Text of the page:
Cover image for A harvest of color : growing a vegetable garden
Title:
A harvest of color : growing a vegetable garden
Author:
Eclare, Melanie.
Personal Author:
Edition:
First edition.
Publication Information:
Brooklyn, N.Y. : Ragged Bears, 2002.
Physical Description:
1 volume (unpaged) : color illustrations ; 30 cm
Summary:
Six young neighbors plant a vegetable garden together, recording their work along the way, then celebrate with a salad made from their own produce at the end of the summer.
Language:
English
ISBN:
9781929927319
Format :
Book

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Library
Call Number
Material Type
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Central Library SB457 .E24 2002 Juvenile Non-Fiction Childrens Area
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Newstead Library SB457 .E24 2002 Juvenile Non-Fiction Open Shelf
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Clearfield Library SB457 .E24 2002 Juvenile Non-Fiction Open Shelf
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Dudley Branch Library SB457 .E24 2002 Juvenile Non-Fiction STEM
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Eggertsville-Snyder Library SB457 .E24 2002 Juvenile Non-Fiction Open Shelf
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Lackawanna Library SB457 .E24 2002 Juvenile Non-Fiction Open Shelf
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Anna M. Reinstein Library SB457 .E24 2002 Juvenile Non-Fiction Open Shelf
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Williamsville Library SB457 .E24 2002 Juvenile Non-Fiction Open Shelf
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Julia Boyer Reinstein Library SB457 .E24 2002 Juvenile Non-Fiction Open Shelf
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Audubon Library SB457 .E24 2002 Juvenile Non-Fiction Open Shelf
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Summary

Summary

A group of neighborhood children transform a bare patch of earth into a vegetable garden. They learn simple but important lessons: to plant in straight rows, to thin seedlings, and the value of worms. They make notes on their efforts and compile useful lists of gardening tips. The result is a colorful, graphic scrapbook/diary/photo album. Turning her lens from growing a single sunflower (A Handful of Sunshine) to focus on planting and raising five vegetables, Melanie Eclare inspires young readers to reach for their trowels.


Reviews 2

Publisher's Weekly Review

This cheery, oversize volume pairs British horticultural photographer Eclare's vibrant, sunny images with a breezily informative text. Each of five neighborhood children (plus one younger sibling) chooses a different vegetable to plant and also keeps a garden diary replete with snapshots. Their entries comment a bit on their choices ("I love carrots because they are sweet and crunchy. And I can share them with my pet rabbit") but concentrate on the process ("I sprinkled seeds into rows as deep as my thumbnail.... In about ten days little plants that looked like ferns showed through the soil"). A thoughtful page of hints ("Molly's Tips on Measuring a Garden"), one from each child, offers additional practical information. The photos affording colorful views of small hands, rich soil and the luscious harvest (including a terrific vegetable salad finale) are particularly inviting as they document each stage of the project. Eclare's streamlined approach caters to fledgling gardeners, and the conceit of adopting the various characters' perspectives works particularly well to instill confidence and enthusiasm. Readers will be scurrying for trowels and seed packets. Ages 4-8. (Apr.) (c) Copyright PWxyz, LLC. All rights reserved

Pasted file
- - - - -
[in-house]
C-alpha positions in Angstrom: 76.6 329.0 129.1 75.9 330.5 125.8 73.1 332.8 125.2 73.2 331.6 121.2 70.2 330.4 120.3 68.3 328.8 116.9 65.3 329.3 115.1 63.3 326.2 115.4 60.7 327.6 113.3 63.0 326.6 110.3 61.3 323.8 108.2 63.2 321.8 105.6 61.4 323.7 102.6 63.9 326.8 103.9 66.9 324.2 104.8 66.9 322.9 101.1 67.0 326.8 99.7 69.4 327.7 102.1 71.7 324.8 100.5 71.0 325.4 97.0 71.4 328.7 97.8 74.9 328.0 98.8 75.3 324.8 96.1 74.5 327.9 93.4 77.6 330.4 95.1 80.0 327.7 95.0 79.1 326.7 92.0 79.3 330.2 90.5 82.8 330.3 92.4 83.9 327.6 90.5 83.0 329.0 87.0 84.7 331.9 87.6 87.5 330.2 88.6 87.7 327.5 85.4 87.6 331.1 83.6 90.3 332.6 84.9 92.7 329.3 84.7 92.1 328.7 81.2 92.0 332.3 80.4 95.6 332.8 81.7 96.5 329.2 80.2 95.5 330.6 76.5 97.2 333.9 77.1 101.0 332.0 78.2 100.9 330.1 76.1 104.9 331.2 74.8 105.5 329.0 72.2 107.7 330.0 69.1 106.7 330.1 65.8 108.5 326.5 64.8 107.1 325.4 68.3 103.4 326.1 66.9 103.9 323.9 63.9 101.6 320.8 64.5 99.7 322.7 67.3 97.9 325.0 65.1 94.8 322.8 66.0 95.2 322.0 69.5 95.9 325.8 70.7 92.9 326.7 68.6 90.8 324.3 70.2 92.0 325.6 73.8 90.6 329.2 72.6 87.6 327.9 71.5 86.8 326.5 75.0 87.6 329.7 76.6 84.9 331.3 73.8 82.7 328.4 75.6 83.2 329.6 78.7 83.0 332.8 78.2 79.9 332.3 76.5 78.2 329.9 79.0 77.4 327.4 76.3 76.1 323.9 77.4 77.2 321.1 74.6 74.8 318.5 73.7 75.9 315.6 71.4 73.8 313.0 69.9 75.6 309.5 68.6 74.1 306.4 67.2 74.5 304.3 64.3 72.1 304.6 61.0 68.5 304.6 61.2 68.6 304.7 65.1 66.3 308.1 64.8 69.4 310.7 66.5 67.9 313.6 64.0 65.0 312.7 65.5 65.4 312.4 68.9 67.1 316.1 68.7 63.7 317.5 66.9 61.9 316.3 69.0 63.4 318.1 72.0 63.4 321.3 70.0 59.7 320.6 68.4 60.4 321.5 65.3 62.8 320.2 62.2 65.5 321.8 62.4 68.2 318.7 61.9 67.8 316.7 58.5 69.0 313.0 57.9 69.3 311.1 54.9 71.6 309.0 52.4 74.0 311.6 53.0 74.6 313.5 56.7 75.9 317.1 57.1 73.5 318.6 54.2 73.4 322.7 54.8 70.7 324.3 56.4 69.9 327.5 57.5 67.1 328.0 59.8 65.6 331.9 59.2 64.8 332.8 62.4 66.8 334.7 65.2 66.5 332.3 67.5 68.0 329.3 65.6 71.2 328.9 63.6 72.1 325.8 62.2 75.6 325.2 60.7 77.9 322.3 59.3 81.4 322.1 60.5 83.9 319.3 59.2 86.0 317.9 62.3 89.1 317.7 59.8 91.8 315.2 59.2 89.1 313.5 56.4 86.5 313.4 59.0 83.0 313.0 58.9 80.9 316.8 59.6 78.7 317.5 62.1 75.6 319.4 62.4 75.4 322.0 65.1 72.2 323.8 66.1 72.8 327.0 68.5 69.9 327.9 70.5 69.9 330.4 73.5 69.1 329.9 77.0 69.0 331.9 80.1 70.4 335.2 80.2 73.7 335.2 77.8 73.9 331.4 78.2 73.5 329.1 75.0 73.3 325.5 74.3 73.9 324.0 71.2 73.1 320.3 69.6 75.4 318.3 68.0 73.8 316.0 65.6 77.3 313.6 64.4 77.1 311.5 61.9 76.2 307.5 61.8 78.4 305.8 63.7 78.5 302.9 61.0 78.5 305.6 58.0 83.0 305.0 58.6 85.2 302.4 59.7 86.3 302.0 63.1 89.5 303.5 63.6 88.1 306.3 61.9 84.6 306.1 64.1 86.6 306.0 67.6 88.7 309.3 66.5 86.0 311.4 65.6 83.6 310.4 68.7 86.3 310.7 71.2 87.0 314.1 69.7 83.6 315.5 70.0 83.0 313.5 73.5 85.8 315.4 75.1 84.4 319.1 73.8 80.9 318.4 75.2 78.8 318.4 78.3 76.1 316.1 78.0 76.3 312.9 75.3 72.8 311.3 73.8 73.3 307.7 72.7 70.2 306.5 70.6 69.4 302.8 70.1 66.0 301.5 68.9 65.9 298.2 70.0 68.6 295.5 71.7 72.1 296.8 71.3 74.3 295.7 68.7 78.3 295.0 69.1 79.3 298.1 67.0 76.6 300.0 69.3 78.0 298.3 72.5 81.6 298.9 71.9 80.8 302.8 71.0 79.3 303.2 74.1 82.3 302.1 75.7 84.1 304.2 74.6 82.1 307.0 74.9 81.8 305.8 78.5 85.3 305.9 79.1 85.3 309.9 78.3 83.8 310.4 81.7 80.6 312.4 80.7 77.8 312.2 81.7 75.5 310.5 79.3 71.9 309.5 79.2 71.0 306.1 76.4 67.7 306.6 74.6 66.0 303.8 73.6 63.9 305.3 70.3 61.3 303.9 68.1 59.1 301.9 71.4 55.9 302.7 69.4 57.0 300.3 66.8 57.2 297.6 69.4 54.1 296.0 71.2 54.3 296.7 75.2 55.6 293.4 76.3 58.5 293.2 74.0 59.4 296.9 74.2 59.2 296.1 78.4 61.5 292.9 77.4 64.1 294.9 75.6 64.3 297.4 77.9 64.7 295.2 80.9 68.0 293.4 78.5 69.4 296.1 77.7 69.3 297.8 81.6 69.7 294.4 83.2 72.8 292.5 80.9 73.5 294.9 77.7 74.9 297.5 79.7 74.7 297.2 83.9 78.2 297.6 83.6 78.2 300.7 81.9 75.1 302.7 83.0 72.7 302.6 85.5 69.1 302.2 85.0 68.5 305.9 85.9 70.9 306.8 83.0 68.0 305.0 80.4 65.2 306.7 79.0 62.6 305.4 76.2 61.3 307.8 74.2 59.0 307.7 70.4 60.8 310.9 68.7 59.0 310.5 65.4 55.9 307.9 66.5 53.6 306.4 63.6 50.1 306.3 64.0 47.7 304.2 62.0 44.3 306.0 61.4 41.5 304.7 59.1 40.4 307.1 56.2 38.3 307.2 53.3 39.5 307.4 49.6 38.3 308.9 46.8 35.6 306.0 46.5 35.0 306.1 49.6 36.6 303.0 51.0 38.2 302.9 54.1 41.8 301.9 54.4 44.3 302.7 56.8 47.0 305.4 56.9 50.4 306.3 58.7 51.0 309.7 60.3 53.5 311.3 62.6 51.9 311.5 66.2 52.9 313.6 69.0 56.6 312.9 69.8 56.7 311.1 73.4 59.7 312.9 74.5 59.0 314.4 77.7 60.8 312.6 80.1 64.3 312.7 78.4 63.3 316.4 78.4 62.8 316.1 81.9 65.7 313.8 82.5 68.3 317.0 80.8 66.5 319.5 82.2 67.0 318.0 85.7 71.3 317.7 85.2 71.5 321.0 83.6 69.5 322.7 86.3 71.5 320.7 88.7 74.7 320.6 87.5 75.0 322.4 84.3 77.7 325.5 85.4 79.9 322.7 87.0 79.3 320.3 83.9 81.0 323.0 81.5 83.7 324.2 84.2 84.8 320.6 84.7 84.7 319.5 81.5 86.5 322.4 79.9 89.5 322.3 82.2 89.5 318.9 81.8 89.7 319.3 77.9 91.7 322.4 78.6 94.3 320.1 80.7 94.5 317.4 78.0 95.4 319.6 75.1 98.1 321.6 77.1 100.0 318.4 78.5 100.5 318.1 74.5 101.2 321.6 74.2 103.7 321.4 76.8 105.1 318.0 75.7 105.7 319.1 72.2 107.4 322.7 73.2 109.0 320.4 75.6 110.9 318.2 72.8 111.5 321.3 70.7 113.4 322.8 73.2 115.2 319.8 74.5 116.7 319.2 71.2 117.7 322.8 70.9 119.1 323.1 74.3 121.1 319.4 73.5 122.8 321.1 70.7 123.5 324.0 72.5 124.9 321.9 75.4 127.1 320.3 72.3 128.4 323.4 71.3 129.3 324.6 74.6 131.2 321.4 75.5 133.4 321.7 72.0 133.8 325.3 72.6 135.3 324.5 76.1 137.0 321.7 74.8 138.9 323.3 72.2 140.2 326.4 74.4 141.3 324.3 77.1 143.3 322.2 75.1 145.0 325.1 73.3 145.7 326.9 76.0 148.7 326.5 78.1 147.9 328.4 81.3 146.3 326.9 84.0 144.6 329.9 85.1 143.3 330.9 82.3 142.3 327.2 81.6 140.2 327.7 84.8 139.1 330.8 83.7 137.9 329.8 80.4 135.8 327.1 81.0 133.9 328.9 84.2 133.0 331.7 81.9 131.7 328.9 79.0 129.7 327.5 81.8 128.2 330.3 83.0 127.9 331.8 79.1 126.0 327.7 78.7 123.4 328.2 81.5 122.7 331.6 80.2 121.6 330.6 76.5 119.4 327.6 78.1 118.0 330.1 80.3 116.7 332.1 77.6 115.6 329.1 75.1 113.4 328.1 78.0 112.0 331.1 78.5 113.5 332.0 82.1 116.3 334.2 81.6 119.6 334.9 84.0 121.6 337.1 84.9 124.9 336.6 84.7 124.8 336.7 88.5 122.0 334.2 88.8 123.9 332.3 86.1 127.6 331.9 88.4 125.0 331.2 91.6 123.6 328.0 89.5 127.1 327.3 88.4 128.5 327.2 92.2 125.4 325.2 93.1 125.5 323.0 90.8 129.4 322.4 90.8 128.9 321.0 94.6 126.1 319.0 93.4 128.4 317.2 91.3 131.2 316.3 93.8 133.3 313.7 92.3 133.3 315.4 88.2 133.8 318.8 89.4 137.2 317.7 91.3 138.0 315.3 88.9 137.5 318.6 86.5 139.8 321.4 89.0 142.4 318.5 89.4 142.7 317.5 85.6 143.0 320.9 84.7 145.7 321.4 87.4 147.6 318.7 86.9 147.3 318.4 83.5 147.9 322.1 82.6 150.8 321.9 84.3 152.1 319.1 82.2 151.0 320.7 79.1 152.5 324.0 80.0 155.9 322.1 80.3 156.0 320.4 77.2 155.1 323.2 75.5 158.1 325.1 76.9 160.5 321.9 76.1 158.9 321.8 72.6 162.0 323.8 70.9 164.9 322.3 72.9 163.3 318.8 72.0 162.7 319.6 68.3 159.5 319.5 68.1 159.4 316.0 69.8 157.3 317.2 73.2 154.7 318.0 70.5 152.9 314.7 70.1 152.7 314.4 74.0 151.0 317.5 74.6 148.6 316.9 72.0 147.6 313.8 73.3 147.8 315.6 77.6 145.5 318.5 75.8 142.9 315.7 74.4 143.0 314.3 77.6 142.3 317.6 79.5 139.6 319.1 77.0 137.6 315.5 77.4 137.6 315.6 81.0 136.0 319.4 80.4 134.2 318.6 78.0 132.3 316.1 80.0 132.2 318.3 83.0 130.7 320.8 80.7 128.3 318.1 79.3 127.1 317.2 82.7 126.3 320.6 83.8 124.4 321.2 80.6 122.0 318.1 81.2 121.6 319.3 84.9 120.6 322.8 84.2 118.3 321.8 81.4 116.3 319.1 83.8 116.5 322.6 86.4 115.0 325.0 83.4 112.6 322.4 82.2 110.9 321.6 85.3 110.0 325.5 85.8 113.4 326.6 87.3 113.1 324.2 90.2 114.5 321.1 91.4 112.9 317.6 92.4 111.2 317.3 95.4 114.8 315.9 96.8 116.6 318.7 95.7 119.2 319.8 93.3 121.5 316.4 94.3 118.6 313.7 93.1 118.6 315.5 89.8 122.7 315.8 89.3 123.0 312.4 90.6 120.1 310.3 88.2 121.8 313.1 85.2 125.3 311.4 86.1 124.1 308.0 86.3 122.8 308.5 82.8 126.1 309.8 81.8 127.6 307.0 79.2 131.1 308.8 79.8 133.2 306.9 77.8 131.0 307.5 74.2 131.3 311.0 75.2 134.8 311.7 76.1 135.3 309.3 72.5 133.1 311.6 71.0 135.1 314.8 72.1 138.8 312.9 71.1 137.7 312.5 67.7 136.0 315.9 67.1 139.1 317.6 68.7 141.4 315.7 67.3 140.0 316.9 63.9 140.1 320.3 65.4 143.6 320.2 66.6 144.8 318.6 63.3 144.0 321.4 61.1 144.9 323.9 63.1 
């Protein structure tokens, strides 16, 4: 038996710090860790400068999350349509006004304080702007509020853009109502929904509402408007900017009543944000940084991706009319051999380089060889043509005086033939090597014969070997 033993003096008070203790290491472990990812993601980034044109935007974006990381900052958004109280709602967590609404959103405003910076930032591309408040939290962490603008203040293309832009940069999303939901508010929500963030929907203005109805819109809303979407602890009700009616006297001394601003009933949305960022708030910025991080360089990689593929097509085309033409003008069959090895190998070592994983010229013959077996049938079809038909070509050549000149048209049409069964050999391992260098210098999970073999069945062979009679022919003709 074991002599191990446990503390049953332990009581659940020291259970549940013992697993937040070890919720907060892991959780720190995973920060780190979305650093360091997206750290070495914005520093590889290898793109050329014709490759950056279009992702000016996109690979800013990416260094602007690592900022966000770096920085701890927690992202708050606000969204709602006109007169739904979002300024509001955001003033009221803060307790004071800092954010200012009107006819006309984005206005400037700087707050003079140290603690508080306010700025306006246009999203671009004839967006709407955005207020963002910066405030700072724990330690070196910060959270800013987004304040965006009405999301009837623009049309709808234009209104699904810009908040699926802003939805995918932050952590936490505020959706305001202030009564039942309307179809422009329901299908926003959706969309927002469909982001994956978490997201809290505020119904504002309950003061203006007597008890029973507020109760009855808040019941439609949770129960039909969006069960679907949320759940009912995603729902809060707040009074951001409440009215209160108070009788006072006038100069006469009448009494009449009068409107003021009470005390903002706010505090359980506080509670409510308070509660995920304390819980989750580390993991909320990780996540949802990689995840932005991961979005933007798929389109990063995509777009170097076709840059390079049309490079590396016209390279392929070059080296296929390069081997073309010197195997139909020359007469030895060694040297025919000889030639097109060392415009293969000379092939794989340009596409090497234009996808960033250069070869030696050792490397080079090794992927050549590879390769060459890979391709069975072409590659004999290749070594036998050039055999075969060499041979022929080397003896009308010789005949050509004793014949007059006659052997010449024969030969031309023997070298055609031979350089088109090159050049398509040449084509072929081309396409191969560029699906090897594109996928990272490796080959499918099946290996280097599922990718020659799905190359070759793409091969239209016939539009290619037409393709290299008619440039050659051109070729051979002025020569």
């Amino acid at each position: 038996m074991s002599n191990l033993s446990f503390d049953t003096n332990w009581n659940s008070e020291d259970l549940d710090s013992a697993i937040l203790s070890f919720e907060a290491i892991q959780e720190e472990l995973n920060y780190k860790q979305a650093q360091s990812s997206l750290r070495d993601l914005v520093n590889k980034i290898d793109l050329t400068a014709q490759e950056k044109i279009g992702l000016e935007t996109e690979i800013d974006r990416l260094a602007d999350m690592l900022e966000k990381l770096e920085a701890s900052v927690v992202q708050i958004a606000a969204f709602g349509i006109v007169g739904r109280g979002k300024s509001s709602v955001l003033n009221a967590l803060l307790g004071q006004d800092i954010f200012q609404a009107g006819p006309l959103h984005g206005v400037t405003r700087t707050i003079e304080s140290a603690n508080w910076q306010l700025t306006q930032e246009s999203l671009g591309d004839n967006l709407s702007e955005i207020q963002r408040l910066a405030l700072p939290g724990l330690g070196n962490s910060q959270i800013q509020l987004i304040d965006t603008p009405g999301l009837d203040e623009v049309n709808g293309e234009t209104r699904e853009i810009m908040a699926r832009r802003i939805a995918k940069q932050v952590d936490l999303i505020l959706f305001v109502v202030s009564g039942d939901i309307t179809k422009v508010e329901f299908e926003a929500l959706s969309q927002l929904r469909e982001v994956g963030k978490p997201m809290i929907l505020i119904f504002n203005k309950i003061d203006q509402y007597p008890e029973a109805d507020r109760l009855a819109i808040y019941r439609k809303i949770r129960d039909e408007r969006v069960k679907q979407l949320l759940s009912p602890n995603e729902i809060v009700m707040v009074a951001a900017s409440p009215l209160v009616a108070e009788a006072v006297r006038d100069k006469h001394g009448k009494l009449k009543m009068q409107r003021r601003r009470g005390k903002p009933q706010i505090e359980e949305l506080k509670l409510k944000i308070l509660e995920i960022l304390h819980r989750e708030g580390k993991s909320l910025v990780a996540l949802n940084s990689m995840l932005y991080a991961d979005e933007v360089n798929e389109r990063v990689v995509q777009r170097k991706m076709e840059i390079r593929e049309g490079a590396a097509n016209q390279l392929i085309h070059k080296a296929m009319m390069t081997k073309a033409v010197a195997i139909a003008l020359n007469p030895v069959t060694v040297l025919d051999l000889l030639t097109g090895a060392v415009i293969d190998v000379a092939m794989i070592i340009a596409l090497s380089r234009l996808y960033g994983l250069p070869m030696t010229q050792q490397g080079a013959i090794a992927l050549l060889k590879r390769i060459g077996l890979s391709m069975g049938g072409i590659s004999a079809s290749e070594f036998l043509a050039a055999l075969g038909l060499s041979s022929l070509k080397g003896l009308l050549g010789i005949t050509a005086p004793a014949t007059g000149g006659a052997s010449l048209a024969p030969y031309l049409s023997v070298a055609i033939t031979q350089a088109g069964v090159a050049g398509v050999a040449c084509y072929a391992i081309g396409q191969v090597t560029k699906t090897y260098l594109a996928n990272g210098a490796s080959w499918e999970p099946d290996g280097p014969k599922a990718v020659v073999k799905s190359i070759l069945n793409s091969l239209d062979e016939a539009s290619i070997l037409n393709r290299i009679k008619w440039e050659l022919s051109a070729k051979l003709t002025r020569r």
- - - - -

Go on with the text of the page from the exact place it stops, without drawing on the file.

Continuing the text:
School Library Journal Review

K-Gr 2-A simple and clear book with stunning photos of fresh vegetables and charming children. The text is narrated by a young gardener as she and five friends discover the joys of growing their own food. When Sophie and company take over an empty lot, they transform it into a bountiful garden in just one season. Each child is in charge of one vegetable, and readers can learn the basic rules of gardening, simple procedures for novices, and specific tips from each of the group. At harvest time, the youngsters make a salad to share. The easy recipe is included. There are numerous books on how to garden with kids, but this one is pretty to look at as well as instructive. This is a special book, created by the gardening editor of a British magazine. The photos are colorful, appealing, and lush; the layout is attractive and adults will enjoy browsing. However, there is only slight child appeal here. The text is prosaic rather than descriptive, and the tone too reverent for youngsters to identify with. Still, this lovely book will find its place with primary-grade teachers and libraries with large garden or food collections.-Beth Tegart, Oneida City Schools, NY (c) Copyright 2010. Library Journals LLC, a wholly owned subsidiary of Media Source, Inc. No redistribution permitted.


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